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Anna cusses out Ms. Magazine.

Rapist comes into court laughing, leaves crying.

From Nijireiki: Yay, plus-size women featured in Glamour!

A bit on that Wincon issue and fandom fail.

Also from Nijireiki: Givenchy uses transmodels to mess around with gender. This is not nearly as fail as Latina’s take on trans-ness and confidence.

ALSO from Nijireiki: Glamour and Men’s Health want to ruin your sexy times with loogies, weird euphemisms, and asparagus.

Guaranteeing EVERYONE safe and healthy food. Also:  a healthy corner store initiative.

:head tilt: Oh, Henry Louis Gates. Why are you so wrong about history?

Here’s a factsheet on domestic violence.

TheFrisky reflects on empowerment.

Illegal Army spouses told to wait til the language of the law changes. Is immigration a women’s issue? Why yes, I’m gonna say so. From another article:

Just two years ago Juana Villegas was arrested for a routine traffic violation in Nashville after leaving a clinic for a pre-natal visit and detained when she was unable to produce a license. Despite the fact that driving without a license is a misdemeanor in Tennessee that generally leads to a citation, Ms. Villegas was taken into custody due to suspicions about her immigration status. Ms. Villegas was jailed for six days, during which time she gave birth to a little boy while shackled to a bed under the watchful eye of the sheriff’s officer. Barred from speaking to her husband, her baby was taken from her upon birth, leading to a number of health repercussions for both mother and baby. Local police stood by their actions, calling Nashville “a friendly and open city to our new legal residents.” In a chilling display of Nashville’s “friendliness,” local police also confiscated Villegas’ breast pump.

Diane Gabaldon has lost her damn mind over fanfic. Hilarious summary 1. Annnnnnnd hilarious summary 2. Jim Butcher tells everyone to calm the fuck down.

This just in: Sarah Palin’s a hypocrite. The NDNZ comm at LJ reacts.

Raeka sent in this link, and suggests checking out its comments for some good old WTF-ery about rape and victim-blaming.

Guess what? Many frat boys do NOT think attending a party is a free pass for rape!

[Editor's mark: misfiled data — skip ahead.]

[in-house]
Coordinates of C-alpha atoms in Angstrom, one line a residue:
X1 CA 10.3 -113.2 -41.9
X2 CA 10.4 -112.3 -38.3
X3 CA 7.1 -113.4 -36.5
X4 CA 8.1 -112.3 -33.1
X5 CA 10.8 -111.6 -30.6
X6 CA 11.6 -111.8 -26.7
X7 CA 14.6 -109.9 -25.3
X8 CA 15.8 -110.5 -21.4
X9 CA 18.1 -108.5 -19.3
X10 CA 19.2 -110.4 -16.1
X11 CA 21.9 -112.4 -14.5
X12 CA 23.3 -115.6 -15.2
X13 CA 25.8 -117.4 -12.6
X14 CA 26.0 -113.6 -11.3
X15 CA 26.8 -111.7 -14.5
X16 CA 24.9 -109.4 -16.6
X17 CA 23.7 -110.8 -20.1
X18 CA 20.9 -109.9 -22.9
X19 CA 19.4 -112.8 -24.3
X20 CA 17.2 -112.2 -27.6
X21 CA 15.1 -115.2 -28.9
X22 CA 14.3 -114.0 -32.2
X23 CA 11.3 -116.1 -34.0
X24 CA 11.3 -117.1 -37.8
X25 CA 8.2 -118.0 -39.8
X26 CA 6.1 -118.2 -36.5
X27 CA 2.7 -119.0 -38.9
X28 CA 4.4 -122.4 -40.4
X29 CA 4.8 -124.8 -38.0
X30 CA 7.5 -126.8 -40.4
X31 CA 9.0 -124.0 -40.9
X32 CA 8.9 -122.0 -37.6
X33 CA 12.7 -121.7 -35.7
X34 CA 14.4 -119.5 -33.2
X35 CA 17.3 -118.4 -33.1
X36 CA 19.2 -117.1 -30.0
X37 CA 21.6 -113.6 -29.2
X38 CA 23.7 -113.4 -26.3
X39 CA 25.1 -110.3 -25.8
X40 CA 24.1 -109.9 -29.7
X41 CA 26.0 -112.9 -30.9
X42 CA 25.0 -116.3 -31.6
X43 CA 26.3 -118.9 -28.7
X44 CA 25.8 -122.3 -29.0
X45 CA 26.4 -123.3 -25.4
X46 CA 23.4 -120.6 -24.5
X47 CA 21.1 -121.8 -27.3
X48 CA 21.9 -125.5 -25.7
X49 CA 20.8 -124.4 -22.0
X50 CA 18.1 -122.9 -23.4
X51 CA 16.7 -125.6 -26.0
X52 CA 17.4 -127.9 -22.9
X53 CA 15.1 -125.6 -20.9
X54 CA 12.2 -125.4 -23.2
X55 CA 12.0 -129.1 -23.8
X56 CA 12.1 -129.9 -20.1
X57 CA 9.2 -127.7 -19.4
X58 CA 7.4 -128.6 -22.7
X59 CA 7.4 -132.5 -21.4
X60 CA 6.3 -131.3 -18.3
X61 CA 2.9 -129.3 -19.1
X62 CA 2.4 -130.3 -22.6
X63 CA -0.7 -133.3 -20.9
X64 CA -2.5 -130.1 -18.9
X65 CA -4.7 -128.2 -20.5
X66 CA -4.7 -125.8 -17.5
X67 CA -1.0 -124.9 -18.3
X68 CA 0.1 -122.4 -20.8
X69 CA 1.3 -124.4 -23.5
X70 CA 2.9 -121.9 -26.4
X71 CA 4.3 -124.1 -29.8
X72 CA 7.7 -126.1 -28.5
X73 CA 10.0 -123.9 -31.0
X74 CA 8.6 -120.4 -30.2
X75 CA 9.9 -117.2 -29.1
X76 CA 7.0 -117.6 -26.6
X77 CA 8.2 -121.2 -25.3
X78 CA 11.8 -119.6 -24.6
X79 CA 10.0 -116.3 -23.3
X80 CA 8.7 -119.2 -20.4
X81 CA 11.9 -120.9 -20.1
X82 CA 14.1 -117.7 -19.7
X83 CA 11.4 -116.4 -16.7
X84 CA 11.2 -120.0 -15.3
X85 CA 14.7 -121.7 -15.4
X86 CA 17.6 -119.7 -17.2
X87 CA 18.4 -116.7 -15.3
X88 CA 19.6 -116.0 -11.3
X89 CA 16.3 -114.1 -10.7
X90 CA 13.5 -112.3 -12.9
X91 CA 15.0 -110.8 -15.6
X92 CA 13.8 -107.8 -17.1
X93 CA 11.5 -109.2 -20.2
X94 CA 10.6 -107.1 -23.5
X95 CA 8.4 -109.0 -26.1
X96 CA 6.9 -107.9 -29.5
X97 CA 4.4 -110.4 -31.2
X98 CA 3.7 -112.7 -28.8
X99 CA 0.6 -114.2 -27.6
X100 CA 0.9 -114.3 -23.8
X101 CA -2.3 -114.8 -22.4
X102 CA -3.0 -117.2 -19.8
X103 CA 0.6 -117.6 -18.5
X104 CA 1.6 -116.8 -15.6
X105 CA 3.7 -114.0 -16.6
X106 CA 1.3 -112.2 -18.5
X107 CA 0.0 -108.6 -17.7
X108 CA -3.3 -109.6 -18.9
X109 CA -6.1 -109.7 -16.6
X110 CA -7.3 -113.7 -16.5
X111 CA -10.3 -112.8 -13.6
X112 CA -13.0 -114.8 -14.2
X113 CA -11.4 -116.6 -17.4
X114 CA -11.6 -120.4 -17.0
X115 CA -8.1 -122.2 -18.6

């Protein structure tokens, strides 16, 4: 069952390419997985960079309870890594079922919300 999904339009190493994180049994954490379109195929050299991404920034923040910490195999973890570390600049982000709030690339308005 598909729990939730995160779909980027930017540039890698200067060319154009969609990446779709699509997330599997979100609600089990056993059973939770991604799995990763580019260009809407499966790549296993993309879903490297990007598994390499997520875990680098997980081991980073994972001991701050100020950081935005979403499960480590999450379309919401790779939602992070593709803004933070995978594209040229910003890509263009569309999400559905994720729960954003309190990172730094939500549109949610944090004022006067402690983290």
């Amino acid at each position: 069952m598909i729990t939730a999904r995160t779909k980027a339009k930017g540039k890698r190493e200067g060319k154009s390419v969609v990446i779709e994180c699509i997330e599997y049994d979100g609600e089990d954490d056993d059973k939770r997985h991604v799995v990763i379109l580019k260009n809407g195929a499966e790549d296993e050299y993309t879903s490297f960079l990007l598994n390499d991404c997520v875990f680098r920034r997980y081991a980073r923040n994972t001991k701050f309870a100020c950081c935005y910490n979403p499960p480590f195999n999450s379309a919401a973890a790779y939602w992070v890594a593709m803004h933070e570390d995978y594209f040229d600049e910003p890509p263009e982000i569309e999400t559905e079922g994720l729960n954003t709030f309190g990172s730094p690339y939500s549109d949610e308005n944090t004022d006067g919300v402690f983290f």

When the heck did the police get so anti-condom?

Lena Horne died this week.

Skinny jeans are an adequate protection against rape. You must’ve consented, skank!

Oh noeeeeeeeezzzzzzzzzzzzzzzz a single lady in power! Elena Kagan is getting quizzed about her personal life.

Talking about the fashion of being racist. OH WAIT IT’S HARD OUT THERE FOR WHITEY, I forgot about how tough it is to be in elementary school, NOT JOIN A CLUB, then not get to go on the CLUB FIELD TRIP. Don’t read the comments, they’ll make your BRAINS FALL OUT.

BTW We are losing the battle against AIDS.

Warren Ellis says it’s okay to talk about race and gender in his space, as long as there’s no whining.

Comments

  1. Robin says

    I haven’t read any of Gabaldon’s books, but uh… WTF, lady? Haven’t you heard? The internet is for porn. People have been writing porny fanfic about every popular franchise/series/thingy for years now. And non-porny fanfic, for that matter. It’s the audience’s way of participating more actively in the worlds we enjoy. If people enjoy the world you’ve created to that degree, please don’t bitch them out or compare them to someone raping your kid. Hell, you could even go so far as Joss Whedon and embrace the fact that other people love your characters as much as you do. ::sigh:: I loved Jim Butcher before, but his revised policy is truly awesome.

  2. Julie says

    I’d like to point out that Galbadon *did* revise her opinion in a second post (linked to on the Wank, but I’m not sure: I went through several links connected with this a few days ago).

    As the sole creator of her characters, I think Galbadon-or any other writer-has the right to give *and have* their own opinion on the use of their characters by anyone else. Nor is she required to *embrace* fandom or its writers. I don’t think not liking fanfic=hating fans, either. The one does not follow the other.

    Is your stance on this pro-writer vs fanfic writer issue one in which all pro writers have to lie back and think of England? Or is it specifically for writers who have expressed their distaste for others using their characters in situations they could not see them in?

    Fandom *can* be a truly off-the-wall space where emotionalism reigns supreme and irrationality plays king of the mountain. Reading many of the responses to Galbadon’s original post, and then her second post, comfirms that to me.

  3. says

    Nah, Diane Gabaldon is simply uninformed and wrong, like so many other writers. As a kind, I took my playmobil dolls and played with them in the Star Wars universe, for example. I never wrote fan fiction, per se, but I did write short stories that were still clearly inspired by my literary heroes of that time. And yes, I fantasized about getting some hottie out of a book or a movie.

    It’s just what people do. And with the internet, people can tell each other these ideas, people can write them down for anyone to read.

    As a published writer, I would be overjoyed if people liked my creations so much they wanted to spend more time with them or in that universe. And no matter whether I think my dark urban sorcerer would never fall in love with his demanding male boss – it’s a fictional character, so he won’t get hurt, and I can still do with that character whatever I want.

    I see the point if people try to make money off of their fan fiction – which they never do. Or maybe someone attempted that. But if you want to write slash fiction about my stories, or put yourself (or another character) into that world just for fun – heck yeah! It means that 1) you liked my stuff a lot and 2) other people will hear about my stuff and talk about my stuff and maybe even buy my stuff. Go for it!